Friday, February 08 11:59:47
Analysts and the NTMA have been busy analysing exactly what yesterday's agreement will mean for Ireland and have generally concluded that the Government have every right to be jubilant.
Yesterday's "Prom deal" will reduce interest costs on Irish sovereign debt by close to E1bn per year over the next ten years and cut the country's borrowing needs by up to E20bn, but don't expect much easing up of austerity.
Ireland's General Government deficit will improve as a result of the new arrangement.
In 2013, it is unlikely to benefit thanks to up-front costs of the liquidation of IBRC all other things equal. But in each of 2014 and 2015, the General Government deficit may narrow by about 0.6 percentage points of GDP, the National Treasury Management Agency (NTMA) confirmed this morning.
Over the next decade, it is estimated that the funding requirement falls by around E20bn as result of this agreement, it said.
General Government debt is likely fall over time compared with the way things were before the Prom Deal.
However, the NTMA cautioned that the extent of the benefit to Ireland will depend on a wide range of outcomes in this case. Among other things, it depends on the holding period of the new Government bonds, the workout of the loan assets destined for NAMA and the path of future interest rates.
The holding period of the new Irish Government bonds has been announced today by the NTMA. The Central Bank of Ireland will sell a minimum of: E0.5bn before end-2014; E0.5bn a year in 2015-2018; E1bn a year in 2019-2023 and E2bn a year after 2024 until all bonds are sold.
"The Central Bank of Ireland may pay an annual dividend to General Government amounting to the majority of the difference between the coupon on the bonds and the main refinancing rate (the rate it pays on its own liabilities to the Eurosystem) on the balance of its Government bonds outstanding. This helps to keep Ireland's ultimate funding cost low. The stated profile of sales also provides certainty from a debt management perspective," the NTMA said today.
Meanwhile, the Government is not expected to bask in glory for much longer as it gears up for the next phase in easing the burden of debt on Ireland's shoulders with negotiation soon to extend the term of the EU/IMF bailout loans.
Minister for Finance Michael Noonan today said that the Promissory Notes deal "eases the burden on everybody" and will ease budget pressures over the next couple of years.
Referring to legacy bank debts other than those from Anglo Irish and Irish Nationwide, he said this was "a different argument for a different day".
The government announcement yesterday that it had secured longer-term monetary finance from the ECB will have a significant but not transformative effect on the public finances. The ECB interest charge remains at 0.75pc on the remaining E28bn of promissory notes, but now with an average repayment term of 15 years. This compares with the E3.1bn reduction in ELA per annum under the old structure, set to expire in 2020 when IBRC was wound up. On average, this will save the government close to E1bn in debt interest per annum (0.6pc of GDP) - a significant reduction but just one piece of the puzzle to guarantee Ireland's debt sustainability.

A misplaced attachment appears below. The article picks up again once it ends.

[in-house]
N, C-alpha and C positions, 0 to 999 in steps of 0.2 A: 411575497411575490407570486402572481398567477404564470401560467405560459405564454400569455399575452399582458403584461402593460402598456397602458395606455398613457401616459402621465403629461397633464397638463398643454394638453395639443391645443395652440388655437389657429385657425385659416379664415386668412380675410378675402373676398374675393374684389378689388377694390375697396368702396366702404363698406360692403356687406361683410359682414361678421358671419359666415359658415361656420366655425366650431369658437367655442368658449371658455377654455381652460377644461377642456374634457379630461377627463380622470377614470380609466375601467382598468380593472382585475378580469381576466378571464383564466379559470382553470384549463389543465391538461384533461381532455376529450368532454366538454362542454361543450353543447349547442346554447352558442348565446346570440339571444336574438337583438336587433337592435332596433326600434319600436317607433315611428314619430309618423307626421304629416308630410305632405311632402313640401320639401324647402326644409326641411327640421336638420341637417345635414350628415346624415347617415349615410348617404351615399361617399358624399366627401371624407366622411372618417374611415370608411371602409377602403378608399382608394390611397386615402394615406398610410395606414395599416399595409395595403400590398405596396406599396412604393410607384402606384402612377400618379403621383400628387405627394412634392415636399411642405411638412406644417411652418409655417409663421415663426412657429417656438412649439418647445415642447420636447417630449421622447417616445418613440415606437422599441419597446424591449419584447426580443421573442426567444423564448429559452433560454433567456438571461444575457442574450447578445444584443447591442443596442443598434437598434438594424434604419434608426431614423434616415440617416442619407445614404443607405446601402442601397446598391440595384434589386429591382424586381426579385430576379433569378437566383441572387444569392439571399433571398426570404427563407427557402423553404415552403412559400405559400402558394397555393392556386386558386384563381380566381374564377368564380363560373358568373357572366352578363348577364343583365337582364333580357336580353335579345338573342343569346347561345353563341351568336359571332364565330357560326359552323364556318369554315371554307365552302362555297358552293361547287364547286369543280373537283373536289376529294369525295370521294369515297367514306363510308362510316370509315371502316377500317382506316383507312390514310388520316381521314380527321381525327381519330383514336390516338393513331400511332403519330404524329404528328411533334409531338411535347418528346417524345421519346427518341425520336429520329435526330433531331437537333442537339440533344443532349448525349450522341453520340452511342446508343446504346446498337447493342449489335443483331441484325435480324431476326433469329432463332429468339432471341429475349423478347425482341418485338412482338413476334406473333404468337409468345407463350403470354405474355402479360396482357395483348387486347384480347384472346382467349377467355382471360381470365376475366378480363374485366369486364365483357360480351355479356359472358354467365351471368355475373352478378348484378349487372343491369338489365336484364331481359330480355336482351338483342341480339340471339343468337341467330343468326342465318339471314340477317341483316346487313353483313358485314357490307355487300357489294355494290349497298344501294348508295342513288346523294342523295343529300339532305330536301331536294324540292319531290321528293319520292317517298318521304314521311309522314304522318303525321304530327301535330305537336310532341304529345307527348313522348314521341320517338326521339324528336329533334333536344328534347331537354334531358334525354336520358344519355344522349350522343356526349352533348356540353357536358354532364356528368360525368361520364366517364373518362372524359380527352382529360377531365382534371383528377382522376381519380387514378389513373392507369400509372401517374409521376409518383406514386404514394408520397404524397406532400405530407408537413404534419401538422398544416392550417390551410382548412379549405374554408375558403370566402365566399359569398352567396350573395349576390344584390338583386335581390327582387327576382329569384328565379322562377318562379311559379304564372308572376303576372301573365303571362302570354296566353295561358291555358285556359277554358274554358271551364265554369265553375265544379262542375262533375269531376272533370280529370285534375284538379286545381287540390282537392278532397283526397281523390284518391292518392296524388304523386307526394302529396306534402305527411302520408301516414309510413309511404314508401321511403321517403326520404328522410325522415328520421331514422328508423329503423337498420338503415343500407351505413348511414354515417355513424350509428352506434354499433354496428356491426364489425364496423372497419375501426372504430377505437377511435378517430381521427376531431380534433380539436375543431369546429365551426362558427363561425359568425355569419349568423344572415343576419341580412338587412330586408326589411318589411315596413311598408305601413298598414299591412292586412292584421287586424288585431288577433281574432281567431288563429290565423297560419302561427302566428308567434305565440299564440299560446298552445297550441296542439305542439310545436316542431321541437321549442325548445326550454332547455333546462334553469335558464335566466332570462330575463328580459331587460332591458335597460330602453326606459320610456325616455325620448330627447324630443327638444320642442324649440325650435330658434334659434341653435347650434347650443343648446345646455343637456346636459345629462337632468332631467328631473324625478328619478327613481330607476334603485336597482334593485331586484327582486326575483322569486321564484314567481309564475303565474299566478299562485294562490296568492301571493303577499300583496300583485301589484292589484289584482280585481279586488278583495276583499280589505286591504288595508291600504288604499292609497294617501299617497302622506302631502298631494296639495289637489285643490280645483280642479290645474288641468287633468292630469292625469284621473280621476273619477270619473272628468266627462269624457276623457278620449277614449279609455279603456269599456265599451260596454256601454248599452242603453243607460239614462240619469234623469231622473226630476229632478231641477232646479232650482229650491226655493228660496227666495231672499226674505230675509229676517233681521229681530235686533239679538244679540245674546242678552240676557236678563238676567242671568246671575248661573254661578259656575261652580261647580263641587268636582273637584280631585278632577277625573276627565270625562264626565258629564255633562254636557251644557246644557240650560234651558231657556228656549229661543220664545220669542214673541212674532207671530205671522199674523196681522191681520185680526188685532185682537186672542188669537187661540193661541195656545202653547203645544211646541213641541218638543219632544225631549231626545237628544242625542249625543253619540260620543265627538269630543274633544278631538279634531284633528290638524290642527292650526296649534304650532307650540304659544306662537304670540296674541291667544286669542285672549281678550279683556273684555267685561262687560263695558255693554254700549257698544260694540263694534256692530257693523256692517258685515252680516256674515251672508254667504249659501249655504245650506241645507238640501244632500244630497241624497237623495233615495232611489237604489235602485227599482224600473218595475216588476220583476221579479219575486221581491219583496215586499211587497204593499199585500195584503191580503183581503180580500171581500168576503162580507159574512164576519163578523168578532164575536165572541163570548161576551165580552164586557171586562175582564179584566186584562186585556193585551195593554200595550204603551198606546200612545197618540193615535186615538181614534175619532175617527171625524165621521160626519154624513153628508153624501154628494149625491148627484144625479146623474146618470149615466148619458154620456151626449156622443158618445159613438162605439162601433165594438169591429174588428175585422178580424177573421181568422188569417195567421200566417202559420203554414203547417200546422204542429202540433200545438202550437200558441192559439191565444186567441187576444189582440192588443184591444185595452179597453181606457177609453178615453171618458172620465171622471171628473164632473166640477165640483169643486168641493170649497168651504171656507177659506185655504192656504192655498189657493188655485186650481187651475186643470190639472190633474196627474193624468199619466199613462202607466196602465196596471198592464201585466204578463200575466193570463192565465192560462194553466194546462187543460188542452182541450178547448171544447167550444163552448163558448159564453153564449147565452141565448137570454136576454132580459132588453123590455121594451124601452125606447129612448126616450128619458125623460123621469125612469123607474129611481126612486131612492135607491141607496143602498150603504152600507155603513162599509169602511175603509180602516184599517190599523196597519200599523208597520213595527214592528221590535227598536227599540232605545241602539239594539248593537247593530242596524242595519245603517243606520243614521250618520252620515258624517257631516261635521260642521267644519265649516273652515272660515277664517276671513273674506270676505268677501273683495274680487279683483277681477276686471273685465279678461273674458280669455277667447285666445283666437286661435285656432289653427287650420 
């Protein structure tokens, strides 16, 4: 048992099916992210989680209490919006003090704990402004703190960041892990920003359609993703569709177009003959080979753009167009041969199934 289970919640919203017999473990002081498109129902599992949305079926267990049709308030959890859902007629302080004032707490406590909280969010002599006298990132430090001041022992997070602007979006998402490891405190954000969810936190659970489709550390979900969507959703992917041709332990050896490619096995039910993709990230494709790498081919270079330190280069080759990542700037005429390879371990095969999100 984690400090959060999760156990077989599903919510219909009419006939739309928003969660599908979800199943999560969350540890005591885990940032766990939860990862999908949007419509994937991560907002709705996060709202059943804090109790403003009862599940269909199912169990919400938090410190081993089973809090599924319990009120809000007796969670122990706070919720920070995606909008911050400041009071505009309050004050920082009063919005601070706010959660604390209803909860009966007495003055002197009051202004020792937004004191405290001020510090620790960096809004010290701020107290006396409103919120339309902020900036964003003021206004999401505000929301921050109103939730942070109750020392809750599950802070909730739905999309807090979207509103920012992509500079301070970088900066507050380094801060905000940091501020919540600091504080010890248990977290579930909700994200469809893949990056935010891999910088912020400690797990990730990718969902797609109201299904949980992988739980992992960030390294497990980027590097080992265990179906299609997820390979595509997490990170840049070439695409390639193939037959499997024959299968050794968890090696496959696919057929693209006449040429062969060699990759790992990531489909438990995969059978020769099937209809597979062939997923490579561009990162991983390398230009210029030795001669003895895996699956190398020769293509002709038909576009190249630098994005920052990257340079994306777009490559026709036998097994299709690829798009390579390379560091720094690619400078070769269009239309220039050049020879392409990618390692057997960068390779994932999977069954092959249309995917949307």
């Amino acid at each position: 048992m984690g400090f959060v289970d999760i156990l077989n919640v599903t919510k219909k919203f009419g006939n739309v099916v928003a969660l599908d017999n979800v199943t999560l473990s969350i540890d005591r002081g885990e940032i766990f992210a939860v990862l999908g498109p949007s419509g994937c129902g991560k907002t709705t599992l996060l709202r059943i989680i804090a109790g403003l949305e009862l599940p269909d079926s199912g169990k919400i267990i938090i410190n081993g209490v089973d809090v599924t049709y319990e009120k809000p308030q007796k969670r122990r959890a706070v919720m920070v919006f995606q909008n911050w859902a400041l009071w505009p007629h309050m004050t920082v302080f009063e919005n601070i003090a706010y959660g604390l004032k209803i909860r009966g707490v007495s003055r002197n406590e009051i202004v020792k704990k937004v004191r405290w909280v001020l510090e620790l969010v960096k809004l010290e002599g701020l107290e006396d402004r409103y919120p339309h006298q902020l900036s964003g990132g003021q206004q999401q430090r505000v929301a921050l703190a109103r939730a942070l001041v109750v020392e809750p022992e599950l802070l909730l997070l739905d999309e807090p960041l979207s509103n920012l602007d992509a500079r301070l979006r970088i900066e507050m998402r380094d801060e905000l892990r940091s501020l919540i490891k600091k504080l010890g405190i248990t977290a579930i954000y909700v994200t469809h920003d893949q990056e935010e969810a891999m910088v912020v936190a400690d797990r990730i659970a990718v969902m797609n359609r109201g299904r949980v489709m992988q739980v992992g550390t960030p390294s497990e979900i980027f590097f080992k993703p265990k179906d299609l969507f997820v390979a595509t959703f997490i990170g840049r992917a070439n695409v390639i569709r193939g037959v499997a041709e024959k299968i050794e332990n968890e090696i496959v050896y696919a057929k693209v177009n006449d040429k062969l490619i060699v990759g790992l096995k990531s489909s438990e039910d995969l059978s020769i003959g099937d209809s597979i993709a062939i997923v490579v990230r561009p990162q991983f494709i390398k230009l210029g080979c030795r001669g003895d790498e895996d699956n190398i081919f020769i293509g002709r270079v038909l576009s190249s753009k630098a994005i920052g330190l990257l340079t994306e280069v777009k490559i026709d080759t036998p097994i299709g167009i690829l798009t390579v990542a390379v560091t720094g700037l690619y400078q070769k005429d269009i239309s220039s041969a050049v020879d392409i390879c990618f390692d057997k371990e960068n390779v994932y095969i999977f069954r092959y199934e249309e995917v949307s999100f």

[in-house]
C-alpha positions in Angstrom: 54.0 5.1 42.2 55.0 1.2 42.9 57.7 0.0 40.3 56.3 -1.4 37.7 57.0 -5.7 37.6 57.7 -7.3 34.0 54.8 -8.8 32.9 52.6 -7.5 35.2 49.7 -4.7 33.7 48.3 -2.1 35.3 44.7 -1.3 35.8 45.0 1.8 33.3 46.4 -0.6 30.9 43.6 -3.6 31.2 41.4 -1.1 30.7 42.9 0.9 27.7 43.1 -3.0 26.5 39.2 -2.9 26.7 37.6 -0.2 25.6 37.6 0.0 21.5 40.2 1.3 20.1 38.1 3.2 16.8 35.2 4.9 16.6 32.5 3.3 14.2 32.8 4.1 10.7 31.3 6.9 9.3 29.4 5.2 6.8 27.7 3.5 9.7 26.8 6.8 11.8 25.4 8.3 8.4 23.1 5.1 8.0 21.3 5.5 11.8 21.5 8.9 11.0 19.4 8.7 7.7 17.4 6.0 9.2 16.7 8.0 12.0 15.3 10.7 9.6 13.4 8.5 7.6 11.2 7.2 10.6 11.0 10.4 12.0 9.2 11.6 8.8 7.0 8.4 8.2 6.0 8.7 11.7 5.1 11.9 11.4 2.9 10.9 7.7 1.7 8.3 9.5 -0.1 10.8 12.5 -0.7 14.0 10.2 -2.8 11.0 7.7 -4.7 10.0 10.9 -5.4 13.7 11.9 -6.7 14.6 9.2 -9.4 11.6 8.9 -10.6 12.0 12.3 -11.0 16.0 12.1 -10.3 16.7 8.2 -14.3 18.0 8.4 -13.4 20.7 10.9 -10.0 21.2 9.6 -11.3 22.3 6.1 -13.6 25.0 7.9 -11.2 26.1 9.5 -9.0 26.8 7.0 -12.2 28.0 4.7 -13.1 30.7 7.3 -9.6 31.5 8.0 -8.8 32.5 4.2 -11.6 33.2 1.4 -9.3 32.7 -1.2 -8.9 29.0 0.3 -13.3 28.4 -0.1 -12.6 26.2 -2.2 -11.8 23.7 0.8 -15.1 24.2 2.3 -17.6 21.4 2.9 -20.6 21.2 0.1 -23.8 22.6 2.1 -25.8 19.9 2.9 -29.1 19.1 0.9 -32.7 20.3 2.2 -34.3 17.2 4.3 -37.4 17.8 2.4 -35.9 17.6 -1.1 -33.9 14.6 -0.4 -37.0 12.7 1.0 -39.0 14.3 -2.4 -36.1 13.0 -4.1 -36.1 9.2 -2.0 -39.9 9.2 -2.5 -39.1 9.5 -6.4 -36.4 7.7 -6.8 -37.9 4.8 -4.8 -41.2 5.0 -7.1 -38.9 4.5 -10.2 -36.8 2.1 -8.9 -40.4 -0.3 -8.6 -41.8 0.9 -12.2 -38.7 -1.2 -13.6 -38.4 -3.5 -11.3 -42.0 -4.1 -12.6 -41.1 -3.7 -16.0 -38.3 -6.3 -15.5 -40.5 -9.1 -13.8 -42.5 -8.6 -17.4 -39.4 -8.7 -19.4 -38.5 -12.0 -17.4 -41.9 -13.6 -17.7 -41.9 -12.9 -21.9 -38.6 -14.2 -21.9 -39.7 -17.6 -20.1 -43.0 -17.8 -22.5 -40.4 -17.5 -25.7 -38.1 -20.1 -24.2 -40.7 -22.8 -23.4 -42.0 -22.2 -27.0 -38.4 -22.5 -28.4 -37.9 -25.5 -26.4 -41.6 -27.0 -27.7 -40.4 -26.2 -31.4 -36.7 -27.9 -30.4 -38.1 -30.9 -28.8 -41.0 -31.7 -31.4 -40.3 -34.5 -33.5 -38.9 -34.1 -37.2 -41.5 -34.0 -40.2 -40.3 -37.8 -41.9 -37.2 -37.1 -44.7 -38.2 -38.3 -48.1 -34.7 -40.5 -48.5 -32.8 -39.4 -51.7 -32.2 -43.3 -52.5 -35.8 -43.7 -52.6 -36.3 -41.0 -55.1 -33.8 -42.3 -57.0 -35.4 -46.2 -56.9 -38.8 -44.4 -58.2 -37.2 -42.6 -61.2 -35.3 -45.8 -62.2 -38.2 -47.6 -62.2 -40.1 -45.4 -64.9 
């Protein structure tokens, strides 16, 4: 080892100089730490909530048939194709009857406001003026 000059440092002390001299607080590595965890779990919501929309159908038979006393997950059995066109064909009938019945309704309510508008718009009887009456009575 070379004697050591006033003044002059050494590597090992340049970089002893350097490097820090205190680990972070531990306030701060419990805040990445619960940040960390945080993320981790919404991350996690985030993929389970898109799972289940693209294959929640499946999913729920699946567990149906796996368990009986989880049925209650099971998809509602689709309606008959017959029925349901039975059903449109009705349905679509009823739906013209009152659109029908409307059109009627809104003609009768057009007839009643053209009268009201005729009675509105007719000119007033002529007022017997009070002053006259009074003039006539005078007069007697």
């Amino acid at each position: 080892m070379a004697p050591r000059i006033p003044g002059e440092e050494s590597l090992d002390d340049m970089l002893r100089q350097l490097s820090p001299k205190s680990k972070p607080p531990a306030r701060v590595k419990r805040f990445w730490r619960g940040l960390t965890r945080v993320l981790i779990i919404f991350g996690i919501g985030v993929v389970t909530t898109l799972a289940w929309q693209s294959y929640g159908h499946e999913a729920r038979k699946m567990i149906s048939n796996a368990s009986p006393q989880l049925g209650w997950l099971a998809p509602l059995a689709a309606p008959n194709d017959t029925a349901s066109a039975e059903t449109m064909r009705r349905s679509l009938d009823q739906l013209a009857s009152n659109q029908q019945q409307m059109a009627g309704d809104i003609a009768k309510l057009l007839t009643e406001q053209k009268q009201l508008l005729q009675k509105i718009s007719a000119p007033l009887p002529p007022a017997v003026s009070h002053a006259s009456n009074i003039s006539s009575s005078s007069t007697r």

The extension of ECB monetary finance of the Irish sovereign will reduce funding needs by E6.2bn in 2013 and E3.1bn in 2014. However, the Central Bank is scheduled to start selling newly issued bonds of E0.5bn by end-2014, E0.5bn per annum through to 2018, E1bn per annum through to 2023 and E2bn per annum from 2024. This means that the average Central Bank of Ireland holding period is 15 years, during which any interest on the newly issued government bonds will accrue to the exchequer. So, the effective interest cost is still the ECB's re-financing rate, currently 0.75pc.
In the short term, additional benefits may accrue as IBRC is liquidated. In 2013, these savings will be negated by a likely E1bn charge on the Eligible Liabilities Scheme. As assets are transferred to NAMA further costs may be incurred as the liquidators value IBRC's remaining assets. These benefits will effectively depend on whether IBRC was overly capitalised prior to the liquidation.
An analysis from Davy research this morning said that the deal is certainly a considerable achievement for the government.
"Effectively, ECB monetary finance has been extended out beyond 2030. This brings the ECB to the limit of its legal constraints on finance of sovereign debt. However, while the gains are considerable, they should be seen in context. The July 2011 decision to reduce the interest cost on Ireland's E67.5bn bailout loans will yield far greater interest savings. Similarly, attention will now inevitably turn to the January decision by EU finance ministers to consider extending the term of EU bailout loans. With E6.9bn of EU/IMF debt due to mature in 2015 and E6.1bn in 2016, the Irish government will surely now move to exploit this opportunity."
By Joe Downes